Law and Disorder Radio – Ali Abunimah on Gaza, His New Book The Battle for Justice in Palestine, and Censorship – Top Legal Scholars Decry Dehiring of Professor Steven Salaita – History of Police Brutality and Militarization of Local Law Enforcement – Hosts: Heidi Boghosian, Michael Steven Smith & Michael Ratner – Produced by Geoff Brady

Law and Disorder Radio

Ali Abunimah on Gaza, His New Book The Battle for Justice in Palestine, and Censorship

Electronic Intifada co-founder Ali Abunimah is the author of the new book The Battle for Justice in Palestine. He discusses with hosts the recent news of what’s happening in Gaza and the resistance around the world, including on campus and in the United States. Ali was scheduled to speak at the Evanston Public Library in early August. The library later sent an email telling him he wouldn’t be allowed to speak without an Israeli speaker to “ensure balance.” Neighbors for Peace, an organization of antiwar activists based in the Chicago suburb of Evanston, Illinois, who initially brought Abunimah to speak, suspected the library’s director was pressured to censor the event. The event was canceled the following day and after some activism and demonstration, the presentation was rescheduled. Ali spoke about his recent book The Battle for Justice in Palestine; the event was packed. Last year at Brooklyn College a similar controversy erupted when Palestinian BDS advocate Omar Barghouti and University of California Berkeley philosopher and BDS supporter Judith Butler were scheduled to speak.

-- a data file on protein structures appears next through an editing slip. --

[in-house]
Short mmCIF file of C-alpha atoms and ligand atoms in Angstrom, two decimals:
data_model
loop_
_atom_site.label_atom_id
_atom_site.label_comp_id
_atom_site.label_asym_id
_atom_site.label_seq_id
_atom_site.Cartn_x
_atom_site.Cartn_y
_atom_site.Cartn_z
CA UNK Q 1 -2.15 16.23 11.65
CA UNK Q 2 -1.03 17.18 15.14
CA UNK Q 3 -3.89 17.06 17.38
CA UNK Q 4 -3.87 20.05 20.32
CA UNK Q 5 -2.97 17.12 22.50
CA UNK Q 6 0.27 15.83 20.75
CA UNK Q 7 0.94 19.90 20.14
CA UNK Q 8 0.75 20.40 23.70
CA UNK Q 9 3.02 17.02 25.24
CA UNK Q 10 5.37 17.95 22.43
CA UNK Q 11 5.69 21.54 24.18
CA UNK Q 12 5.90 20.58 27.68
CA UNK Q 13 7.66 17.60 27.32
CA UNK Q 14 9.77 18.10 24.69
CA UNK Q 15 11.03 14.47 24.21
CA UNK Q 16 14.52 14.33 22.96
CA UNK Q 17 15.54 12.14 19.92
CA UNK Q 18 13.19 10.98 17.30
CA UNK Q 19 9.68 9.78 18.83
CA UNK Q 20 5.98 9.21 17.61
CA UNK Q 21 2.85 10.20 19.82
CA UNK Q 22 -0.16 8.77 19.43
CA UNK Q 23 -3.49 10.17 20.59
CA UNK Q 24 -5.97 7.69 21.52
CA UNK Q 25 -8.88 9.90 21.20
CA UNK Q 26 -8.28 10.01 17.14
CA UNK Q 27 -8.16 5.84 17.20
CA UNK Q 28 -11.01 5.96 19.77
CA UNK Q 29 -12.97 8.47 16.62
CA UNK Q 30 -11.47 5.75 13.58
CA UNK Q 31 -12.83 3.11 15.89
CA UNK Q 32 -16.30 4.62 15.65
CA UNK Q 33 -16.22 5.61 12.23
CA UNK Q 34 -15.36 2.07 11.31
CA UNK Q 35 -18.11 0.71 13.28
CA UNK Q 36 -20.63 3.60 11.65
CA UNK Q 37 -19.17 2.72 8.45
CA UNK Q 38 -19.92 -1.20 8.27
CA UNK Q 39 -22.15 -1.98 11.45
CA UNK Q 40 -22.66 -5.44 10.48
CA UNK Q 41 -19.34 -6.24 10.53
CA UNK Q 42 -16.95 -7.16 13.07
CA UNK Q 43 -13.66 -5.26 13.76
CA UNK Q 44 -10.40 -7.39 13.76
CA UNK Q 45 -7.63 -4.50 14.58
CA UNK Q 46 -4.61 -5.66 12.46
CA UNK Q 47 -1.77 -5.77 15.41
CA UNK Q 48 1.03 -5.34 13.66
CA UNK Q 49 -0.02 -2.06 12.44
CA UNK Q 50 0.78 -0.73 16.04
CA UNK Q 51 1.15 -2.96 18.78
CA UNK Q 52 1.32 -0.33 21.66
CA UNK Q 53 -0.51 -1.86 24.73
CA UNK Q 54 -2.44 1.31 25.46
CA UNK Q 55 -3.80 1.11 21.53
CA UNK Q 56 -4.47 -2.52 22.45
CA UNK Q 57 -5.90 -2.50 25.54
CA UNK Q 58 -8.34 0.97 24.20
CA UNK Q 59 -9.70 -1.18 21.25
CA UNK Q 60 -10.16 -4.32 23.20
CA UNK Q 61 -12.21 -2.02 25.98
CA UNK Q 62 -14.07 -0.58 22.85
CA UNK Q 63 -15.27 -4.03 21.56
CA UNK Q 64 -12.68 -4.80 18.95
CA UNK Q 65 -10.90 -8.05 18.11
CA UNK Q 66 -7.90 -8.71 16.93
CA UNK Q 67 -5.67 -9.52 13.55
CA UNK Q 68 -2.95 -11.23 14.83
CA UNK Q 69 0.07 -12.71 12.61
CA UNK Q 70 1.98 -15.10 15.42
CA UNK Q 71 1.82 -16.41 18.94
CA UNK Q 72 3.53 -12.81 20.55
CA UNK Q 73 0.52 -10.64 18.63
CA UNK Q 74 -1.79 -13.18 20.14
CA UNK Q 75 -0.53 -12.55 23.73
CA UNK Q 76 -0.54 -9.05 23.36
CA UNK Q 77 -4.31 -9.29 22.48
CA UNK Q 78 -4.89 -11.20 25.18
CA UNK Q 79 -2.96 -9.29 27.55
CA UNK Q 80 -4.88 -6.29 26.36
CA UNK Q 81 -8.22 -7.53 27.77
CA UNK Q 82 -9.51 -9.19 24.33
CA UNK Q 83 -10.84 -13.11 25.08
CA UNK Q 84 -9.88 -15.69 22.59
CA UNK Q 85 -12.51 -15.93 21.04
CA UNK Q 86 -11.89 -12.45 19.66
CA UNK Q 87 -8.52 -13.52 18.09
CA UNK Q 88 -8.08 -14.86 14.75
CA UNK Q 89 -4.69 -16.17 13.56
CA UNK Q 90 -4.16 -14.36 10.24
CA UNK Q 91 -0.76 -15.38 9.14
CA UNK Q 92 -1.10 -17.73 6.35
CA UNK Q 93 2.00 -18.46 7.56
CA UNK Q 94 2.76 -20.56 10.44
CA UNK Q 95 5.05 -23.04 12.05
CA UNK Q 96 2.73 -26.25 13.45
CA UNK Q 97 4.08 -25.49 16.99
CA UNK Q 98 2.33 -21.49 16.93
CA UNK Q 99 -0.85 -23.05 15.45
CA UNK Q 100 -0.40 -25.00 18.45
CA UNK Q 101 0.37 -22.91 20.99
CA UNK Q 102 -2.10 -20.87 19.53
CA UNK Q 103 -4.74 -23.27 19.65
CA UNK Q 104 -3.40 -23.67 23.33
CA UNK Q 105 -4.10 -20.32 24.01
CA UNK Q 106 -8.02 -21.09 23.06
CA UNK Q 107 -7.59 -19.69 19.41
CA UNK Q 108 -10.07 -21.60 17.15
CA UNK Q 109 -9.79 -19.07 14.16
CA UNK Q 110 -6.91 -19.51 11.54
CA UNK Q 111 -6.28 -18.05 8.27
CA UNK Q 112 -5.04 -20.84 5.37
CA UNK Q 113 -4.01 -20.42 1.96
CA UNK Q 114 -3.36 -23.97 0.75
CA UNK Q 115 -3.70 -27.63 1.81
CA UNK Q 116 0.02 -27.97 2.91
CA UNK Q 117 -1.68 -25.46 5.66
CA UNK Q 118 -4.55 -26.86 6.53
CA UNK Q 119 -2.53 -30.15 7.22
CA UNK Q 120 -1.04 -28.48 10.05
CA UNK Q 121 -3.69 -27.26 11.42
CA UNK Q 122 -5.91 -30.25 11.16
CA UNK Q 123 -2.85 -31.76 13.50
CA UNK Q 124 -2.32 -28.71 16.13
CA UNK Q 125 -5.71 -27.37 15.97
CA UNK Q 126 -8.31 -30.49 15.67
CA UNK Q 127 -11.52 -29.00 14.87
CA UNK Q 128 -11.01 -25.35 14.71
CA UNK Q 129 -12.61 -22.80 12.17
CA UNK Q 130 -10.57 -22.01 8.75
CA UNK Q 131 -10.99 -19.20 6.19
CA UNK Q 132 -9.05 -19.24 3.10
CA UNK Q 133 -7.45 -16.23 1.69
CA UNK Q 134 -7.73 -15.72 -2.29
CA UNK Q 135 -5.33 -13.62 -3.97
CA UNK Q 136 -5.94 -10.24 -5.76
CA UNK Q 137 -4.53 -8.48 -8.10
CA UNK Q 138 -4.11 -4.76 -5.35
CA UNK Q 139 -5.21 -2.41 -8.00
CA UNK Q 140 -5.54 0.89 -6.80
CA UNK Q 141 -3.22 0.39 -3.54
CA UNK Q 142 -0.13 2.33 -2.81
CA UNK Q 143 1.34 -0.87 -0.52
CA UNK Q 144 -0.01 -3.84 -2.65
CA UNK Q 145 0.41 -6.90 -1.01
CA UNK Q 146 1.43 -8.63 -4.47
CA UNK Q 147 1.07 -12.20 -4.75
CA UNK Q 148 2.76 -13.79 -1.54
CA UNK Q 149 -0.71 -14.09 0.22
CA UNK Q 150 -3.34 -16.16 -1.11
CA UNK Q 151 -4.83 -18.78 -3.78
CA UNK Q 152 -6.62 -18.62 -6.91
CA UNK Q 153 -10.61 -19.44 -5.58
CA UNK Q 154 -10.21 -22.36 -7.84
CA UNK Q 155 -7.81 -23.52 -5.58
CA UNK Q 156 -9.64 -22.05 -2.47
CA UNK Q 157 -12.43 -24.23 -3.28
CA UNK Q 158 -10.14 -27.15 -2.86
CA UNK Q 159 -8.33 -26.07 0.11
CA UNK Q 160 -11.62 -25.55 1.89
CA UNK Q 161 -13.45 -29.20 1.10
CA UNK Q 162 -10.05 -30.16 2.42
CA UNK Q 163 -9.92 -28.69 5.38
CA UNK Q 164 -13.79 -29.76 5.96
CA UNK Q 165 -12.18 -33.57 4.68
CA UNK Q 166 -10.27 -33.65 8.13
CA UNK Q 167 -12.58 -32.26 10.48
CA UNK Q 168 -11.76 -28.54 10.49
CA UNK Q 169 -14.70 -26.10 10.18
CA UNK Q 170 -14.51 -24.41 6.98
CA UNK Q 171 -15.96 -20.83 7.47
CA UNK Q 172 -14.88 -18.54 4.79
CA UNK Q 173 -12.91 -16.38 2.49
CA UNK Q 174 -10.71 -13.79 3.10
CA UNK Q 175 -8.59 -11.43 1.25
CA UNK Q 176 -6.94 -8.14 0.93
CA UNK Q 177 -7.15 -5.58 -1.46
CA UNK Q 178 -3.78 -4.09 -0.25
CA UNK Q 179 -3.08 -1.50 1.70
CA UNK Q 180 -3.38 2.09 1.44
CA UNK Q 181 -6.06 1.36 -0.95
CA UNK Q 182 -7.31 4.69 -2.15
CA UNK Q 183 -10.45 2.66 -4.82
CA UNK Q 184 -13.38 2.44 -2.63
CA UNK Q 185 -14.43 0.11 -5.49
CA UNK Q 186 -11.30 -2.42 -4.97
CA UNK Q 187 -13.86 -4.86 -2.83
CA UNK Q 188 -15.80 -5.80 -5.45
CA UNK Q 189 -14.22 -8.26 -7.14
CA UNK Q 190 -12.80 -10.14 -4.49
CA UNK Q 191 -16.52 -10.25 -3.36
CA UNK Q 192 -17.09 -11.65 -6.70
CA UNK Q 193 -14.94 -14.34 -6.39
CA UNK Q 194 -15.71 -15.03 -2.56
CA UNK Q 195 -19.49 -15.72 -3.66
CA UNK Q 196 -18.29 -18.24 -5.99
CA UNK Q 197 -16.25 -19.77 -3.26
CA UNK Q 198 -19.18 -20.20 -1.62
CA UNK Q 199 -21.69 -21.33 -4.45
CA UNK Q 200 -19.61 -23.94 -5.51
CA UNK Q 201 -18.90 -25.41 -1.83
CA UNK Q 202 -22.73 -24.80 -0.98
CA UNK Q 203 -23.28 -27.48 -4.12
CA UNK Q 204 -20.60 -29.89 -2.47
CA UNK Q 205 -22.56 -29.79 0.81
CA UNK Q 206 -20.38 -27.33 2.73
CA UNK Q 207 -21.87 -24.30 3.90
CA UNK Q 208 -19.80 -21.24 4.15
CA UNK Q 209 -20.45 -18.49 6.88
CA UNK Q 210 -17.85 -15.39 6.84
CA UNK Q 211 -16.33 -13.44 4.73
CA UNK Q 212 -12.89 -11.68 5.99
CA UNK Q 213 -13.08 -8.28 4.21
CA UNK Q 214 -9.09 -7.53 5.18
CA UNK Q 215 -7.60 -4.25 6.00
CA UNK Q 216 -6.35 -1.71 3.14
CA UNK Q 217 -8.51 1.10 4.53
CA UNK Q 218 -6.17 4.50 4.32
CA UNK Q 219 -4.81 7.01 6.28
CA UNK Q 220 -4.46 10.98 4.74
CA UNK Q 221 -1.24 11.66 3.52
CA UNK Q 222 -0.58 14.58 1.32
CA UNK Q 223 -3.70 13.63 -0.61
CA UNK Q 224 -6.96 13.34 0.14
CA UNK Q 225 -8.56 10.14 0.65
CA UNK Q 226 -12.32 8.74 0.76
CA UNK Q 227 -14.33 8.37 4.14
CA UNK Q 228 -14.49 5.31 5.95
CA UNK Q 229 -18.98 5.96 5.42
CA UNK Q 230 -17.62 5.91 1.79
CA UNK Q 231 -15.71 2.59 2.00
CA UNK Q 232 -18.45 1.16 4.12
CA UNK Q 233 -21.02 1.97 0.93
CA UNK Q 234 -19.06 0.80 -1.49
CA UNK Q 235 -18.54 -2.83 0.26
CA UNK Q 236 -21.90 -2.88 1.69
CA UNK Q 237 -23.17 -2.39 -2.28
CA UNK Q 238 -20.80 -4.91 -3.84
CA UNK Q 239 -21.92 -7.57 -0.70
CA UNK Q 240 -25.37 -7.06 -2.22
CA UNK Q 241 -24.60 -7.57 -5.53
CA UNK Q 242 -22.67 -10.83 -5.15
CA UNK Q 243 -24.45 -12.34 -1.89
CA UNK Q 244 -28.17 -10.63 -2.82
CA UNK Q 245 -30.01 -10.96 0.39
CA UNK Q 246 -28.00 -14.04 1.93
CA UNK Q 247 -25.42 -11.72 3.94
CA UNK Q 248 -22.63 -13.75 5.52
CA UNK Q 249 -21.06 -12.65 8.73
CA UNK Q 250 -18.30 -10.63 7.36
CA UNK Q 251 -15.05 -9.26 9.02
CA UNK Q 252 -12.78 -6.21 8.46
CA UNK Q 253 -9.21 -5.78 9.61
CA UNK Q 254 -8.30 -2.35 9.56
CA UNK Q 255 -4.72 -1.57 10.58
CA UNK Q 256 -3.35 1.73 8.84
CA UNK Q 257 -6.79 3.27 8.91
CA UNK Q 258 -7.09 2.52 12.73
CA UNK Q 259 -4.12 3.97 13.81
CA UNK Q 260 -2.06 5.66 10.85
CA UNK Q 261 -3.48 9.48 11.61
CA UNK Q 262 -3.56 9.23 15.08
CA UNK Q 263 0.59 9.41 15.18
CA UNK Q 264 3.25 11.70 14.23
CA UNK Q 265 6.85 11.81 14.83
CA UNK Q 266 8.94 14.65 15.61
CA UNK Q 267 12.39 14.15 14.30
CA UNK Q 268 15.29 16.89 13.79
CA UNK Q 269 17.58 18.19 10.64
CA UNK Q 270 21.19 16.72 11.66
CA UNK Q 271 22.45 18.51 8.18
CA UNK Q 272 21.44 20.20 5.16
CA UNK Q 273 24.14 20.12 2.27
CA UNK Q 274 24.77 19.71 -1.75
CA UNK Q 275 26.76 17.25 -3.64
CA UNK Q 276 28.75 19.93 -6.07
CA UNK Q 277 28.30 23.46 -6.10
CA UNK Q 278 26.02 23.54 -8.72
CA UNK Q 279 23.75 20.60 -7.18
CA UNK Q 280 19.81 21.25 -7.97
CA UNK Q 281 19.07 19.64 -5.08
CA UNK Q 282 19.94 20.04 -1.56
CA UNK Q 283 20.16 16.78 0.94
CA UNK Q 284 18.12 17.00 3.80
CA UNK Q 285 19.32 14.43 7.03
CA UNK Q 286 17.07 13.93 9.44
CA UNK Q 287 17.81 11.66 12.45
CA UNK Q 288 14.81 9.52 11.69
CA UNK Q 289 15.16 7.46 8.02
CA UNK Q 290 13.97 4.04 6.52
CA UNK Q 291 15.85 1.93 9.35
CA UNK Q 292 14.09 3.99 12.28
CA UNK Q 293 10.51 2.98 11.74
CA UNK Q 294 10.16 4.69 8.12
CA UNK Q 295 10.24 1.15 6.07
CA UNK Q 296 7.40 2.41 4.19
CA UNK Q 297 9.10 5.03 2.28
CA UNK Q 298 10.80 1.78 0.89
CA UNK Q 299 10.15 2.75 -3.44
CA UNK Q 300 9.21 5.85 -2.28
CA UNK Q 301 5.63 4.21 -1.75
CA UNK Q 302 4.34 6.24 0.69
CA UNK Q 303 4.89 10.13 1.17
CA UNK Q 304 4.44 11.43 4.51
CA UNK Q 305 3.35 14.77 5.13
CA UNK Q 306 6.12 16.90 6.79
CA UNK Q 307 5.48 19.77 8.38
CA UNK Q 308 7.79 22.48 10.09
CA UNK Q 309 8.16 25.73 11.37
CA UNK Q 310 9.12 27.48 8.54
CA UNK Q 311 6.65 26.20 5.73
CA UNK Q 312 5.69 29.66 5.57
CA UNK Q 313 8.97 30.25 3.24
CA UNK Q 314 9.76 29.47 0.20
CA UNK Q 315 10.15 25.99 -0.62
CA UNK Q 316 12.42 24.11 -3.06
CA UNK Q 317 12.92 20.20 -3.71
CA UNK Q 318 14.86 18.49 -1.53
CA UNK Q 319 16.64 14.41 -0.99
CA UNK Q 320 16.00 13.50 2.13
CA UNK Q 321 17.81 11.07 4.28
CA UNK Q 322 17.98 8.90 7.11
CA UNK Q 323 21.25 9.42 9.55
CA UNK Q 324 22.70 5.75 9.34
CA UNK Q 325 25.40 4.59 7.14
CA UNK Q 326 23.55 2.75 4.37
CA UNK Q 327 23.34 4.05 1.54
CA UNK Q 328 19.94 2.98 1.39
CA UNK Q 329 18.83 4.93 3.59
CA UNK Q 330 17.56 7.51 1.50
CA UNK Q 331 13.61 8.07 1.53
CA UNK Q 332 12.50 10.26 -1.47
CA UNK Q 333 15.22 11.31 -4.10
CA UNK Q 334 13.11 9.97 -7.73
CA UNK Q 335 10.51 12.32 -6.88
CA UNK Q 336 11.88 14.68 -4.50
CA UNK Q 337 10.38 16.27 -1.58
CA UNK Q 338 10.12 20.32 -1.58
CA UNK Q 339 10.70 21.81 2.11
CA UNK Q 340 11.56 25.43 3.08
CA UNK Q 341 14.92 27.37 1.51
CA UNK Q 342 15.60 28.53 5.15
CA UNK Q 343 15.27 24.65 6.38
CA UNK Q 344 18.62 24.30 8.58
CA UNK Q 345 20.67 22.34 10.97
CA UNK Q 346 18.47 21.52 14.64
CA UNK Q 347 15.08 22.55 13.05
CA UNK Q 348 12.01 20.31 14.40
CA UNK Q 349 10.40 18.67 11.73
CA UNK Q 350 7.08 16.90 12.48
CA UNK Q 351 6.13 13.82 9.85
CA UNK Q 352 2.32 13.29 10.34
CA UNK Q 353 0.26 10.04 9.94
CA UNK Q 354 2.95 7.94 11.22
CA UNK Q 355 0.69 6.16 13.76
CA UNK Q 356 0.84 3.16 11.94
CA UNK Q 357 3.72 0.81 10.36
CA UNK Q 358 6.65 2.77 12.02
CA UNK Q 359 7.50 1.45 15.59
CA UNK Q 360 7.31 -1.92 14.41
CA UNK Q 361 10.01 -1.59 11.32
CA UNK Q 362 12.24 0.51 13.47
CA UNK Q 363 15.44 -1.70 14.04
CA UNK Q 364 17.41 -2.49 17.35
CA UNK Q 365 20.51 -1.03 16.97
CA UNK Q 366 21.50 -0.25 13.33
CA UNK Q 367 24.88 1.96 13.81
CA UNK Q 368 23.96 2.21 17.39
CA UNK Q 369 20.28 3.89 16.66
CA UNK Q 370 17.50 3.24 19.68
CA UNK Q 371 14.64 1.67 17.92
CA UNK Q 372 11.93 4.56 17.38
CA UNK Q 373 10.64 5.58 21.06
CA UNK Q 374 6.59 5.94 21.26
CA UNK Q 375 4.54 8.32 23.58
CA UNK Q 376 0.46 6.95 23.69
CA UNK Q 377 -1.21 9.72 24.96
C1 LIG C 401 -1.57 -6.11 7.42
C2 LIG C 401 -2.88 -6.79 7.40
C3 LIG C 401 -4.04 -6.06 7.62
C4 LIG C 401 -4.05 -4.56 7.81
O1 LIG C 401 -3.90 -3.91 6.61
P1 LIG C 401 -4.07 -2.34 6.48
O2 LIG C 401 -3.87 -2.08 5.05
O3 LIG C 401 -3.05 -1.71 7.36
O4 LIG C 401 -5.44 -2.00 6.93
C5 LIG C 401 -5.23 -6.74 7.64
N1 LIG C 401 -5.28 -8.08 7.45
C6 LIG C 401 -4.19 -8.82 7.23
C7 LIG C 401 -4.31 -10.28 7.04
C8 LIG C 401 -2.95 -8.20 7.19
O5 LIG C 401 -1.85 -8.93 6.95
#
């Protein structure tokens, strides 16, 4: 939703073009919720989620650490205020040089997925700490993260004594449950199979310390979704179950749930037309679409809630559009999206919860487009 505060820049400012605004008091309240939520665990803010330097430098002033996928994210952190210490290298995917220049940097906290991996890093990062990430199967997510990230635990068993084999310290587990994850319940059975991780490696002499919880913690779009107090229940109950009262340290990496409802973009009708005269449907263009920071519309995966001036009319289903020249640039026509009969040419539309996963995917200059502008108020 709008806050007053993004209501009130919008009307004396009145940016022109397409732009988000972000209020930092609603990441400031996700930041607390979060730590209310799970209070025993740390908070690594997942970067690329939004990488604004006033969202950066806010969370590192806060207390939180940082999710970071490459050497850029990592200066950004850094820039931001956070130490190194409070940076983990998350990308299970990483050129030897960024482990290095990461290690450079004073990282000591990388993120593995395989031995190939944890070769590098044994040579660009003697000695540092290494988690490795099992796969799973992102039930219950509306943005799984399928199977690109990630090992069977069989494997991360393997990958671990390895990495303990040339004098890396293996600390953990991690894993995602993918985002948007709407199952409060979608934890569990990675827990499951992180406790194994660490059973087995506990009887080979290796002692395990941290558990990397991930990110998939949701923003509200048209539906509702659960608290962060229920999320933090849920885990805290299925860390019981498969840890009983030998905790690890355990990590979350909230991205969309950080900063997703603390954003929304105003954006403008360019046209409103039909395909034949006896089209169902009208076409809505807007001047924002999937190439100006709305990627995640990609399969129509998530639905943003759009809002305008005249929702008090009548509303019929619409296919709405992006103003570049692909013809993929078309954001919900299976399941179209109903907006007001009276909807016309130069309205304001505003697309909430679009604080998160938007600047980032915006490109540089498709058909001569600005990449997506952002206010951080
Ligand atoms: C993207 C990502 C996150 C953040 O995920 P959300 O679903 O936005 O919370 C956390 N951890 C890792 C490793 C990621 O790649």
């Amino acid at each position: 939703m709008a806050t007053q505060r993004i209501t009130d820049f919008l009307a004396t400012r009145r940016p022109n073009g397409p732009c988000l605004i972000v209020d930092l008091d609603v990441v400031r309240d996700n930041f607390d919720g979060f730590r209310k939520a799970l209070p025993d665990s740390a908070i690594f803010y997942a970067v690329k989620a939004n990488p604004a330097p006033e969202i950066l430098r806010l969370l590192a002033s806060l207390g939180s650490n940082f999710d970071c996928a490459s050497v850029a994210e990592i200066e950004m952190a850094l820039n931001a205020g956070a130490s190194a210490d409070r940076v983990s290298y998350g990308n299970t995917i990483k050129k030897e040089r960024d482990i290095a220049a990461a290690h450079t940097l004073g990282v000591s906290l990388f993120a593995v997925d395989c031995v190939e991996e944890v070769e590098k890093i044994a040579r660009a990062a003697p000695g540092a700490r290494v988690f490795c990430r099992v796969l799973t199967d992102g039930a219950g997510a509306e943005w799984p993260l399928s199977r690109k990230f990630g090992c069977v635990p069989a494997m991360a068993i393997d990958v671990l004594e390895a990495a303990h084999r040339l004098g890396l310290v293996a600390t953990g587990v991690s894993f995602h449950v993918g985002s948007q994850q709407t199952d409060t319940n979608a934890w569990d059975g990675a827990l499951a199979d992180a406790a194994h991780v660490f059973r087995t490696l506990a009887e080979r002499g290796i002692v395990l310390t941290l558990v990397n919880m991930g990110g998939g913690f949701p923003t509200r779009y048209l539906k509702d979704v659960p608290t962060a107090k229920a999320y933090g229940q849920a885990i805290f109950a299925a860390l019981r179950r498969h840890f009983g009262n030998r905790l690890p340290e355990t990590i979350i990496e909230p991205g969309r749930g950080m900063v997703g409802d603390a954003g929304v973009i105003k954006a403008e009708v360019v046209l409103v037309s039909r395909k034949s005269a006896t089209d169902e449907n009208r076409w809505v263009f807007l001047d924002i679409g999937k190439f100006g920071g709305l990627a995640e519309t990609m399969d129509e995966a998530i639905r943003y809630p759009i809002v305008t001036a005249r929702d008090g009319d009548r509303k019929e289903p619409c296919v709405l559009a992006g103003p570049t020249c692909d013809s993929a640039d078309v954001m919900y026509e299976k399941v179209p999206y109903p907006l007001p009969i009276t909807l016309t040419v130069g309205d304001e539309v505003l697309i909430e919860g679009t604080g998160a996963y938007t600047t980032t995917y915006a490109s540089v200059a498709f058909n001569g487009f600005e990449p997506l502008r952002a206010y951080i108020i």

Ali Abunimah:

  • The situation has gotten considerably worse in Gaza over the past year because of the coup in Egypt.
  • The current regime in Egypt is very closely aligned with Israel. They’ve made it just impossible for 1.8 million people to live in Gaza.
  • The demands from Palestinian civil society is lift the siege, open the crossing, allow farmers to farm, allow fishermen to fish, allow factories to function, allow travelers to travel, students to go to their universities, patients to reach their hospitals, allow medicine to come in, allow books to come in.
  • You mentioned my book The Battle for Justice in Palestine. Well, there’s no way to get that book into Gaza.
  • It’s also a siege on human contact, culture, education and nourishment. They killed now more than 2,000 people in Gaza which is 1 out of every 1,000 residents in Gaza.
  • Entire families have been wiped out, nobody feels safe. This massacre Israel thought would break people’s will and get them to accept and go back under siege.
  • But Israel won’t lift the siege; it’s a matter of pride for them, it’s a matter of colonial control.
  • The most frightening statement about where Israel is going was made more than 10 years ago. I wrote about this recently in an article called “The Gaza Massacre is the Price of Living in a Jewish State.”
  • At that time you were hearing the fantasy about Gaza becoming the new Singapore on the Mediterranean. The Israelis were saying to themselves that Gaza was going to become a giant holding pen for human beings who are not Jewish.
  • If we’re going to wait for the US government to do the right thing or the UN to get its act together, then we’re doomed.
  • Despite the multiple levels of complicity by this government in this country, and governments in Europe and the Arab world, something is happening.
  • We’re not starting from zero–we have a really important and sustained Boycott Divestment and Sanctions movement.